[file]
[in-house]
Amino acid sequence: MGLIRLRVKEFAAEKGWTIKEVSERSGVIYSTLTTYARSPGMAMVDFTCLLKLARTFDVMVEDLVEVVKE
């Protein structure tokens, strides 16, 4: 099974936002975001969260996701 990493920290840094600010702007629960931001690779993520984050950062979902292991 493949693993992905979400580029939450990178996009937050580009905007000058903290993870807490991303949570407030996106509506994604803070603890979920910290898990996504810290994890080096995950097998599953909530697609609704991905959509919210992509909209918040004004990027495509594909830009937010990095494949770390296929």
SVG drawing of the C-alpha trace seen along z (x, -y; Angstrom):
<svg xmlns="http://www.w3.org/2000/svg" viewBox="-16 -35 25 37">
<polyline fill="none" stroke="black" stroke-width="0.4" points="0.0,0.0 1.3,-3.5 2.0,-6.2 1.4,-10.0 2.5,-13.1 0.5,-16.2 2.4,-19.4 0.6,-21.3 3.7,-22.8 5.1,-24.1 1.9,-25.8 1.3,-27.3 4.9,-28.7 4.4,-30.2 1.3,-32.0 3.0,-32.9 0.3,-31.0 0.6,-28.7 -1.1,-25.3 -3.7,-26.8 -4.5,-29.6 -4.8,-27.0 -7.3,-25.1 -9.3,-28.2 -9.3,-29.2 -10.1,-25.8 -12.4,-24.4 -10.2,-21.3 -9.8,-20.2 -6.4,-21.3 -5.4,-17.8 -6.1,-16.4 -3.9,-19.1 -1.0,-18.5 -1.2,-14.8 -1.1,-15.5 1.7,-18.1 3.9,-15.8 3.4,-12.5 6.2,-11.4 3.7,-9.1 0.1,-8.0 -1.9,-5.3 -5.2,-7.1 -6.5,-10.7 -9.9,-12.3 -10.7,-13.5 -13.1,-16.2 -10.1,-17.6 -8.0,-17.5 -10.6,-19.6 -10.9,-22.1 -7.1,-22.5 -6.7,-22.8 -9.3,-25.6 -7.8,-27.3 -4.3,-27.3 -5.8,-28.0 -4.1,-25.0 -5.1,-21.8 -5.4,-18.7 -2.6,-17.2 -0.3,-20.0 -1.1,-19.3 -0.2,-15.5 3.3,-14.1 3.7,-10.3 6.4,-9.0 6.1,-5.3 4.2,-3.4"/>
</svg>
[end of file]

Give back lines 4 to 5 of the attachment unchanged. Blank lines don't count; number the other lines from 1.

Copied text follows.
SVG drawing of the C-alpha trace seen along z (x, -y; Angstrom):
<svg xmlns="http://www.w3.org/2000/svg" viewBox="-16 -35 25 37">